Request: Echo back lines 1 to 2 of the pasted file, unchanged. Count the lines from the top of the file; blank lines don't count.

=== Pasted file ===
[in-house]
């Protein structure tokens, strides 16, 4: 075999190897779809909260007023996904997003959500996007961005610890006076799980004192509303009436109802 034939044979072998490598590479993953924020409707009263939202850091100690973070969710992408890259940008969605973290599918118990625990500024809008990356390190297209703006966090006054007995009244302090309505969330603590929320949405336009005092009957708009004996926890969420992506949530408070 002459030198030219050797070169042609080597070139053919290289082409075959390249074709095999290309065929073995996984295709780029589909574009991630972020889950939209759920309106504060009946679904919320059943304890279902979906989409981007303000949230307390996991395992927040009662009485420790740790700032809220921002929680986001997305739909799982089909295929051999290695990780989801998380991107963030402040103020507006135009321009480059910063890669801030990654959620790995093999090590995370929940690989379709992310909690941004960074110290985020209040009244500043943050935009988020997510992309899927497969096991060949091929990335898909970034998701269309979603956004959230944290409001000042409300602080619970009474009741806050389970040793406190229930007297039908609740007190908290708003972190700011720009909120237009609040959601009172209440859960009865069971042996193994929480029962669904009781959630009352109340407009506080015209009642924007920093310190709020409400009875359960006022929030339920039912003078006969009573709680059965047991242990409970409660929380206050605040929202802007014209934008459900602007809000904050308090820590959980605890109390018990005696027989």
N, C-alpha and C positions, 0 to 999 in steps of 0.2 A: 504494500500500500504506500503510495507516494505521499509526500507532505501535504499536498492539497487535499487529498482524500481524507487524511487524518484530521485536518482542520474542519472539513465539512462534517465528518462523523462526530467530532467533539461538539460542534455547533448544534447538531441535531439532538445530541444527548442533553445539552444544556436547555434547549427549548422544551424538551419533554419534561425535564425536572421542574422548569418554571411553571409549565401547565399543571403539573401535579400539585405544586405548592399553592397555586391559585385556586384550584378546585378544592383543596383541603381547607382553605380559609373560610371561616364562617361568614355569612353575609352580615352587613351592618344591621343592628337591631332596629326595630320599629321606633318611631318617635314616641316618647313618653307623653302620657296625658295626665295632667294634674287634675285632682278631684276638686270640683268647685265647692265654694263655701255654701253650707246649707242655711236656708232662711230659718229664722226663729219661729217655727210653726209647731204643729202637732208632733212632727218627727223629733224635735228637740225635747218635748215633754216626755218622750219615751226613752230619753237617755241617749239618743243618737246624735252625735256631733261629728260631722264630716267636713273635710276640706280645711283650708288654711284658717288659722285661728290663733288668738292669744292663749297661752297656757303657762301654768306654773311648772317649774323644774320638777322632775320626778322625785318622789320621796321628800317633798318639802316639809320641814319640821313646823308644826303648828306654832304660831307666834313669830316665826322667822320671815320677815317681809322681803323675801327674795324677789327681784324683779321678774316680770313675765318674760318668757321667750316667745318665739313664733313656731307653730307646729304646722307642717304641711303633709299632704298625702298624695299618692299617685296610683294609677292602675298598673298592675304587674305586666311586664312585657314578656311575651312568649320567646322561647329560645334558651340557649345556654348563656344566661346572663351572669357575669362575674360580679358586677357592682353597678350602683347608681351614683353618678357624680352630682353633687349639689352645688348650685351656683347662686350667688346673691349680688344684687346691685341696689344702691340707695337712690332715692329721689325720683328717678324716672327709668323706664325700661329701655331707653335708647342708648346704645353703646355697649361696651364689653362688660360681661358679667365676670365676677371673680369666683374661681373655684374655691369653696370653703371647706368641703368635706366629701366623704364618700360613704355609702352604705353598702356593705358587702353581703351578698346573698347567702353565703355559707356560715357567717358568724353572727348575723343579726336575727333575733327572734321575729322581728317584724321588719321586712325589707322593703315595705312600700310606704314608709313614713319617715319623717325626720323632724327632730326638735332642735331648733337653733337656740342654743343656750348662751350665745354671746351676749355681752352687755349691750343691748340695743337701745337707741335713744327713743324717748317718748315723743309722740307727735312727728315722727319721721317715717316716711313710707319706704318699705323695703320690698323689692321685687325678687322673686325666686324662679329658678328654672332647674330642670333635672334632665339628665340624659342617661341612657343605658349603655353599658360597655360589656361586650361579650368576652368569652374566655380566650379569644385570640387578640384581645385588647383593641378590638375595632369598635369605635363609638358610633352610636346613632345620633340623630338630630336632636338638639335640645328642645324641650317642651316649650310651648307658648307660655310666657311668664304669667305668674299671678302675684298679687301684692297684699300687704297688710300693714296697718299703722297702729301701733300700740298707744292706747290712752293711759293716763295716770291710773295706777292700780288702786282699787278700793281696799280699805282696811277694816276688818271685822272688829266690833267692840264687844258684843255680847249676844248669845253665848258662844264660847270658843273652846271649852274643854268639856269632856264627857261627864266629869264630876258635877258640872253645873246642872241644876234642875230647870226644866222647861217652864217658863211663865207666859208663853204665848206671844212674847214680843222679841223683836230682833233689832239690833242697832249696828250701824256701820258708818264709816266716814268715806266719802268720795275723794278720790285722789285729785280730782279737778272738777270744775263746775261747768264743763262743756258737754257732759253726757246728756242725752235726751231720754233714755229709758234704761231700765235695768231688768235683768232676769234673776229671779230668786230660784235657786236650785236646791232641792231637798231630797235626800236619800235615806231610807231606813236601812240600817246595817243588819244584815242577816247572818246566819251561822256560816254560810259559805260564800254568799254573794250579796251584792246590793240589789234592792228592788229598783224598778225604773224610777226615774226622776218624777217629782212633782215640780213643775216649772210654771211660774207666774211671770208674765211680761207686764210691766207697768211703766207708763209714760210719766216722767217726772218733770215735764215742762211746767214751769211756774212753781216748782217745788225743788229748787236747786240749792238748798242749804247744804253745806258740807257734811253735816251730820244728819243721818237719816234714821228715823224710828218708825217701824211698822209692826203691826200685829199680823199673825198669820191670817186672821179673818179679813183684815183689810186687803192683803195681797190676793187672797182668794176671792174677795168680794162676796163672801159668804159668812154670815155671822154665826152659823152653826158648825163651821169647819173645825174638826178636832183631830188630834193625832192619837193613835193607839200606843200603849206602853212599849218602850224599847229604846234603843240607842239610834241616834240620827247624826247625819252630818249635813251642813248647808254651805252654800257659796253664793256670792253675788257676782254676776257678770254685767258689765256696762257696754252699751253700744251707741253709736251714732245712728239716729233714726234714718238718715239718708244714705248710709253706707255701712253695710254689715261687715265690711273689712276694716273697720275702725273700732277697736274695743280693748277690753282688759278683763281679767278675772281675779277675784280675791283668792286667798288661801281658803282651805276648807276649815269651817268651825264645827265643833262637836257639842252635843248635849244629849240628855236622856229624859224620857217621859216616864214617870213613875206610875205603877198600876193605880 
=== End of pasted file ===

[in-house]
């Protein structure tokens, strides 16, 4: 075999190897779809909260007023996904997003959500996007961005610890006076799980004192509303009436109802 034939044979072998490598590479993953924020409707009263939202850091100690973070969710992408890259940008969605973290599918118990625990500024809008990356390190297209703006966090006054007995009244302090309505969330603590929320949405336009005092009957708009004996926890969420992506949530408070 002459030198030219050797070169042609080597070139053919290289082409075959390249074709095999290309065929073995996984295709780029589909574009991630972020889950939209759920309106504060009946679904919320059943304890279902979906989409981007303000949230307390996991395992927040009662009485420790740790700032809220921002929680986001997305739909799982089909295929051999290695990780989801998380991107963030402040103020507006135009321009480059910063890669801030990654959620790995093999090590995370929940690989379709992310909690941004960074110290985020209040009244500043943050935009988020997510992309899927497969096991060949091929990335898909970034998701269309979603956004959230944290409001000042409300602080619970009474009741806050389970040793406190229930007297039908609740007190908290708003972190700011720009909120237009609040959601009172209440859960009865069971042996193994929480029962669904009781959630009352109340407009506080015209009642924007920093310190709020409400009875359960006022929030339920039912003078006969009573709680059965047991242990409970409660929380206050605040929202802007014209934008459900602007809000904050308090820590959980605890109390018990005696027989």